July 29, 2020: This post has been updated.
Medicaid is playing an increasingly significant role in addressing the health and economic impacts of COVID-19. Yet the Trump Administration is poised to finalize a rule that would make it harder for states to fund their share of Medicaid, and at an especially bad time — worsening a historic state budget crisis and raising the risk that states will make harmful Medicaid cuts, which would threaten Medicaid’s ability to respond to the health and economic impacts of COVID-19.
The “Medicaid Fiscal Accountability” rule (MFAR), which the Administration proposed in November, would force states to curtail their use of provider taxes and funds transferred from or certified by state and local government health care providers (intergovernmental transfers, or IGTs, and certified public expenditures, or CPEs, respectively). Along with state general revenue, these funds are the main ways that states fund their Medicaid programs.
The current crisis has exacerbated the impact of the proposed IGT restrictions. The rule would place an arbitrary limit on the types of funds that public hospitals and other providers, state agencies, and local governments could transfer to states, restricting IGTs to funds from local or state taxes or funds appropriated to state teaching hospitals, thereby prohibiting the transfer of hospitals’ commercial revenue or other non-federal funds (which is now allowed). As state and local tax revenues fall, prohibiting the use of other funds would have an even greater impact than originally supposed. In addition, overburdened state Medicaid agencies would lack the capacity to comply with the new rule, as the National Association of Medicaid Directors wrote.
Moreover, many changes that the rule would impose would take effect immediately when the rule is finalized, forcing states to quickly reduce their Medicaid spending or substitute general fund or other revenue for the funds they now receive through provider taxes, IGTs, and CPEs. Finding other sources of revenue would be hard in normal times but, now, it would likely be impossible for most states that are experiencing huge budget shortfalls.
States are facing huge budget shortfalls, now projected to total $555 billion through state fiscal year 2022, largely due to steep drops in state revenues. Forcing states to abandon or limit their use of provider taxes, IGTs, and CPEs at the same time that they’re experiencing these shortfalls would make it impossible for them to avoid cutting provider payments, especially payments to hospitals and nursing homes.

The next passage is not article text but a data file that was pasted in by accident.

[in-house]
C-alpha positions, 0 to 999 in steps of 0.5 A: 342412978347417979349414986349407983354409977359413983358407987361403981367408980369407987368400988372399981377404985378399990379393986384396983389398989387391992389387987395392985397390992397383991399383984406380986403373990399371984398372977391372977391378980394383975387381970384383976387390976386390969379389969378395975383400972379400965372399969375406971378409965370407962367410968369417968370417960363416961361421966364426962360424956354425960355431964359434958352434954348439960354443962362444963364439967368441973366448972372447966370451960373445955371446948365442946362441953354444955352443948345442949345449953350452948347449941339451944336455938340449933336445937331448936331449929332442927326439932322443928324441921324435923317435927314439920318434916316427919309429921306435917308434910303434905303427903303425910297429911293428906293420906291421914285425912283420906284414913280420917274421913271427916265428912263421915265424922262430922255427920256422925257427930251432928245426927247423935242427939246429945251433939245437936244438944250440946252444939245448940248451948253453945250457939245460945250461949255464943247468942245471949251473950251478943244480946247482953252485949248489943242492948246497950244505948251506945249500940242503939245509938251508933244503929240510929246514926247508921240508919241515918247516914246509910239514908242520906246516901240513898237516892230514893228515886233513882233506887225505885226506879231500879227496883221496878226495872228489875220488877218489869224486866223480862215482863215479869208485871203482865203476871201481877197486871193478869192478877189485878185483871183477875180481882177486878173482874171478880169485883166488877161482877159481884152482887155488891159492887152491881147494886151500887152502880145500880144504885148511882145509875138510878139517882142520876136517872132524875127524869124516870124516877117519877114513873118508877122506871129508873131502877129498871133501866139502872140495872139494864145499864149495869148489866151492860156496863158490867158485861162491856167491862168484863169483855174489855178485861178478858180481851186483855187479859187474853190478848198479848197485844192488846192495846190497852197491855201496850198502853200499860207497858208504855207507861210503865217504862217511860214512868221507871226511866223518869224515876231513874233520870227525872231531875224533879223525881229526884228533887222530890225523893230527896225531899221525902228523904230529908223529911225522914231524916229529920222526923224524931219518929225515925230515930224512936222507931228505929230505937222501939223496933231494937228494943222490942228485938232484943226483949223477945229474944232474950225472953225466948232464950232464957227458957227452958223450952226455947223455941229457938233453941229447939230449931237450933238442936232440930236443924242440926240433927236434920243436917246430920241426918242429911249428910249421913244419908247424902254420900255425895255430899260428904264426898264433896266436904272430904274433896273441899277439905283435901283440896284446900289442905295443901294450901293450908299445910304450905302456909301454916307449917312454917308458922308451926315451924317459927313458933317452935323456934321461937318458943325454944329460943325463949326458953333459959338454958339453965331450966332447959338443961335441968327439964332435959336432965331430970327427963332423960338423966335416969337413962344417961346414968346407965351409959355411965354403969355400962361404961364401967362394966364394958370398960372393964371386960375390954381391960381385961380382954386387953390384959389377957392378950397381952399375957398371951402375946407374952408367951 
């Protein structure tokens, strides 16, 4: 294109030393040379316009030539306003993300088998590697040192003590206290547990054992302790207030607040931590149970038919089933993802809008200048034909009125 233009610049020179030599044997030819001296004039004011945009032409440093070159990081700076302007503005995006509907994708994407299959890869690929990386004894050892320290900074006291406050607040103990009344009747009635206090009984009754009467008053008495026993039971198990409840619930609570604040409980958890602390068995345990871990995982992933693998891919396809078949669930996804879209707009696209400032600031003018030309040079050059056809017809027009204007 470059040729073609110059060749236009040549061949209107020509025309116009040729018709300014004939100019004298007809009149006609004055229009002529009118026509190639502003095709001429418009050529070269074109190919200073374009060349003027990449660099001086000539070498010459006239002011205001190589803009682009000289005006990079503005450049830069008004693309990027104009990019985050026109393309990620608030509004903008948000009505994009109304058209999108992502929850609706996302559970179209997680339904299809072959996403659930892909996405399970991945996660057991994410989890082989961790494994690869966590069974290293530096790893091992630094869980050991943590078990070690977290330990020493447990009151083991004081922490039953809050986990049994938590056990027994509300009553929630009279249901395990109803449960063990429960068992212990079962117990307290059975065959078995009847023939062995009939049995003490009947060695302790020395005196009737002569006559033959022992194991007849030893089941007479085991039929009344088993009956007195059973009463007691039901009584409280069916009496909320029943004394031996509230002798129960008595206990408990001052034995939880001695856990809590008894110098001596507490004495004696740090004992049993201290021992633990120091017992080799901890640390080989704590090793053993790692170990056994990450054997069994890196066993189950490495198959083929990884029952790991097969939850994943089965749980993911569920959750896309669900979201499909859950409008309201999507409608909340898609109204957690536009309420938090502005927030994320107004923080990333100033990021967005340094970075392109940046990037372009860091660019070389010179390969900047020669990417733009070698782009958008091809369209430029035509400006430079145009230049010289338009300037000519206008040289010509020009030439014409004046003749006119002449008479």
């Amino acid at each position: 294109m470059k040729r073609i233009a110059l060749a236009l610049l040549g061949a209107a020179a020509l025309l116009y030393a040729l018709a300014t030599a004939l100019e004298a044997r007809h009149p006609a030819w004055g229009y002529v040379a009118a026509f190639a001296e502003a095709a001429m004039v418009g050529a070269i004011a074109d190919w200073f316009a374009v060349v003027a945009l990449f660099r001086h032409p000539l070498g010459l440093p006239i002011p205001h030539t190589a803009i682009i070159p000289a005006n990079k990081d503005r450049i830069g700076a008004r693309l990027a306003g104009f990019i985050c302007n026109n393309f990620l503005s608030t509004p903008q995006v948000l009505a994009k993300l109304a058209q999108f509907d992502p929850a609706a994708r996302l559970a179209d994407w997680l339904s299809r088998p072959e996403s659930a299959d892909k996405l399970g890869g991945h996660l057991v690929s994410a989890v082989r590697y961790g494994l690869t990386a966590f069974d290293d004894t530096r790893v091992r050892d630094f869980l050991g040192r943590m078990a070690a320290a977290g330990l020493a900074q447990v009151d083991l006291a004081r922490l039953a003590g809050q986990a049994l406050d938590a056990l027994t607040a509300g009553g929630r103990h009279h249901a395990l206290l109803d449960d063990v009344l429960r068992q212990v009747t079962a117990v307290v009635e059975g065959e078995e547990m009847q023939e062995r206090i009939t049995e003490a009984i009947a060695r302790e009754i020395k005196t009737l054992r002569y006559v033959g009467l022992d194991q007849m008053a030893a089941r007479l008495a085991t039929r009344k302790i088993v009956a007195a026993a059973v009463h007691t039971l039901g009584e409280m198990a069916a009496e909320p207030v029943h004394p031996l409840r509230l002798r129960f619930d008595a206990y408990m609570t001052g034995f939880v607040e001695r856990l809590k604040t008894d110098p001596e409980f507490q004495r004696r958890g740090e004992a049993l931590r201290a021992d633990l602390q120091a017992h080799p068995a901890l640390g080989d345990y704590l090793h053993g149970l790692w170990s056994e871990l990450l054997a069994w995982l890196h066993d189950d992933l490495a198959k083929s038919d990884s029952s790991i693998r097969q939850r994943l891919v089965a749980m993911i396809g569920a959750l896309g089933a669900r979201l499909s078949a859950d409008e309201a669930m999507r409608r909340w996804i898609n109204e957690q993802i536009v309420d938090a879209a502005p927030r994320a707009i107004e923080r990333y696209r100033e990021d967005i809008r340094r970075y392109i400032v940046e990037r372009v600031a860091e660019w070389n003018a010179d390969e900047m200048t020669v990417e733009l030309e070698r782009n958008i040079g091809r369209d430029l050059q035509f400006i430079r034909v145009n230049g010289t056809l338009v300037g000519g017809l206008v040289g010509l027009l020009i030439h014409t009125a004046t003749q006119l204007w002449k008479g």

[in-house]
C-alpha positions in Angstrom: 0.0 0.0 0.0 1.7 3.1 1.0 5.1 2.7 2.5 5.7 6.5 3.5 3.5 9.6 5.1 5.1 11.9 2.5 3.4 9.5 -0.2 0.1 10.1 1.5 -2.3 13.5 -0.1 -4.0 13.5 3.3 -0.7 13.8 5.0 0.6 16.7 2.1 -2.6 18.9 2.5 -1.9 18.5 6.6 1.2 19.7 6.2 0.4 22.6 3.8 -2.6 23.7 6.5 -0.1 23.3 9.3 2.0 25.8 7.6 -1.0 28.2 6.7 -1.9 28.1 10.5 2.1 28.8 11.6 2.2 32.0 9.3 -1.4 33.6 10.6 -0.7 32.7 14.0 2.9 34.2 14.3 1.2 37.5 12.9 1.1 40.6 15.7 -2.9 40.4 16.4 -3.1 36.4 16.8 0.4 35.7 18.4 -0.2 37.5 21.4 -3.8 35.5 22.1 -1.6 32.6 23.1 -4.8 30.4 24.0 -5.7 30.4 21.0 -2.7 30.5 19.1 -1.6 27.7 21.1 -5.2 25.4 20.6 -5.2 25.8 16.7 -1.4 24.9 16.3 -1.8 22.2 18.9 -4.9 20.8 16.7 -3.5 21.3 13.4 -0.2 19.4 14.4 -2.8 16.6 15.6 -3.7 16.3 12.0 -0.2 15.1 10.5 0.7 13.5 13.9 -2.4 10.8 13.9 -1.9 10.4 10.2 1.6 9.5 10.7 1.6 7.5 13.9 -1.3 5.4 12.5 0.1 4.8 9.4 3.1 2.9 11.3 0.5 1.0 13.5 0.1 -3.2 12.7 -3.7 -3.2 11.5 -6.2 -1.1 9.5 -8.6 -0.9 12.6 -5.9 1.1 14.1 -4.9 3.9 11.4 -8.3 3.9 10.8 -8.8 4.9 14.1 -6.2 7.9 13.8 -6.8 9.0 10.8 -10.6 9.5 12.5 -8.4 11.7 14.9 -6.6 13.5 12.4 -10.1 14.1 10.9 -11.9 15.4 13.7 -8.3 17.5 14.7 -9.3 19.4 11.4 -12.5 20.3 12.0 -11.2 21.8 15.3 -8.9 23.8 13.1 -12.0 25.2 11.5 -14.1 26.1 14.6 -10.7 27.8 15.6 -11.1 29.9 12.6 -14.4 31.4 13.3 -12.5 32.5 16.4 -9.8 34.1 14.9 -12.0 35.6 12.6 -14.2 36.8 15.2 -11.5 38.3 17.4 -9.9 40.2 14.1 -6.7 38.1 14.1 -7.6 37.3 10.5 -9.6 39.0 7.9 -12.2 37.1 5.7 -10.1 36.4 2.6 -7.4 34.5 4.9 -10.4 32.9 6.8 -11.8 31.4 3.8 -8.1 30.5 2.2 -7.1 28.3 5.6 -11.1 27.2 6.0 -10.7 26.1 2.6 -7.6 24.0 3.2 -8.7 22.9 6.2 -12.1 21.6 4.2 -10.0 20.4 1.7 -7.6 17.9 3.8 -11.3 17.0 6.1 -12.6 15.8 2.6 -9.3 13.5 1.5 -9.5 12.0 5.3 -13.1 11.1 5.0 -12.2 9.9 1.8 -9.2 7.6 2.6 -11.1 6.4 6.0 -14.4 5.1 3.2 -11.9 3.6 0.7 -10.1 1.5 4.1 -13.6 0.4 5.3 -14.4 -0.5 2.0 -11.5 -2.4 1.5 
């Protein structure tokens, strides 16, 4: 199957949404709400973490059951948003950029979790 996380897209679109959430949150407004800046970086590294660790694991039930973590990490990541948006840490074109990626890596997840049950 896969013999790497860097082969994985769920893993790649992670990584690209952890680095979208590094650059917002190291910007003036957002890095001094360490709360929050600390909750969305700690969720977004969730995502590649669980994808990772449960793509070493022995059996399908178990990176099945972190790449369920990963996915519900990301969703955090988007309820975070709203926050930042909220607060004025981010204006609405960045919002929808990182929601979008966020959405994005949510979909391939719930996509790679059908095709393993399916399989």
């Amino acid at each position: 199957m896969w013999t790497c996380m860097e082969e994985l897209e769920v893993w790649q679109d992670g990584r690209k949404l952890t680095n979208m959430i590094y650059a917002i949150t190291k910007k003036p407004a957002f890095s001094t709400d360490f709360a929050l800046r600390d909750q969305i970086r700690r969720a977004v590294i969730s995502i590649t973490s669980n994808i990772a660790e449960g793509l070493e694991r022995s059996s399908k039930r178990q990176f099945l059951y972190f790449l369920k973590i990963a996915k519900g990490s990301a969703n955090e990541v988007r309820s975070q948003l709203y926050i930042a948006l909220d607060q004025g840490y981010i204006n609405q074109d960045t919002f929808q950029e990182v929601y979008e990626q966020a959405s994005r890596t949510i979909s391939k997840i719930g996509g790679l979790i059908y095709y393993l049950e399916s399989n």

Due to the rule, state Medicaid programs could face total funding cuts of $37 billion to $49 billion a year, according to an analysis that Manatt Health prepared for the American Hospital Association in January.
Hospitals would be at particular risk, because payments funded through IGTs and CPEs comprise a significant share of Medicaid payments to hospitals — 27 percent in 2016, according to the Administration’s proposal. And most states rely on provider taxes to help fund their payments to nursing homes and other providers.
Many health care providers that serve Medicaid enrollees are struggling due to lower revenue from patient visits and higher costs for personal protective equipment and other pandemic-related measures. Payments from the $175 billion provider relief fund in the CARES Act and subsequent relief measures have begun to flow to Medicaid providers, but these one-time payments won’t make most providers whole or avoid the impact of reimbursement rate cuts that states will have to make to close their budget shortfalls without more federal help for state Medicaid programs. MFAR would worsen the problem and limit the effectiveness of the help that policymakers provide.
The temporary 6.2 percentage-point increase in the share of Medicaid costs that the federal government covers (known as the FMAP), enacted in the Families First Coronavirus Response Act of March, was a helpful first step in addressing COVID-19’s impact on state budgets, but it’s not enough to stave off harmful Medicaid cuts in the coming months. The President and Congress need to enact larger and longer-lasting increases in state FMAPs to reduce state per-dollar costs of total Medicaid funding, and policymakers should include such increases in the economic relief legislation that they’re now crafting.
As a starting point, however, policymakers should avoid making things worse. The House-passed Heroes Act would put a moratorium on MFAR until the end of the current public health emergency. But Congress shouldn’t have to act at all. The Administration should recognize that its rule, misguided from its inception, is even more so in the current health and economic crises and withdraw it.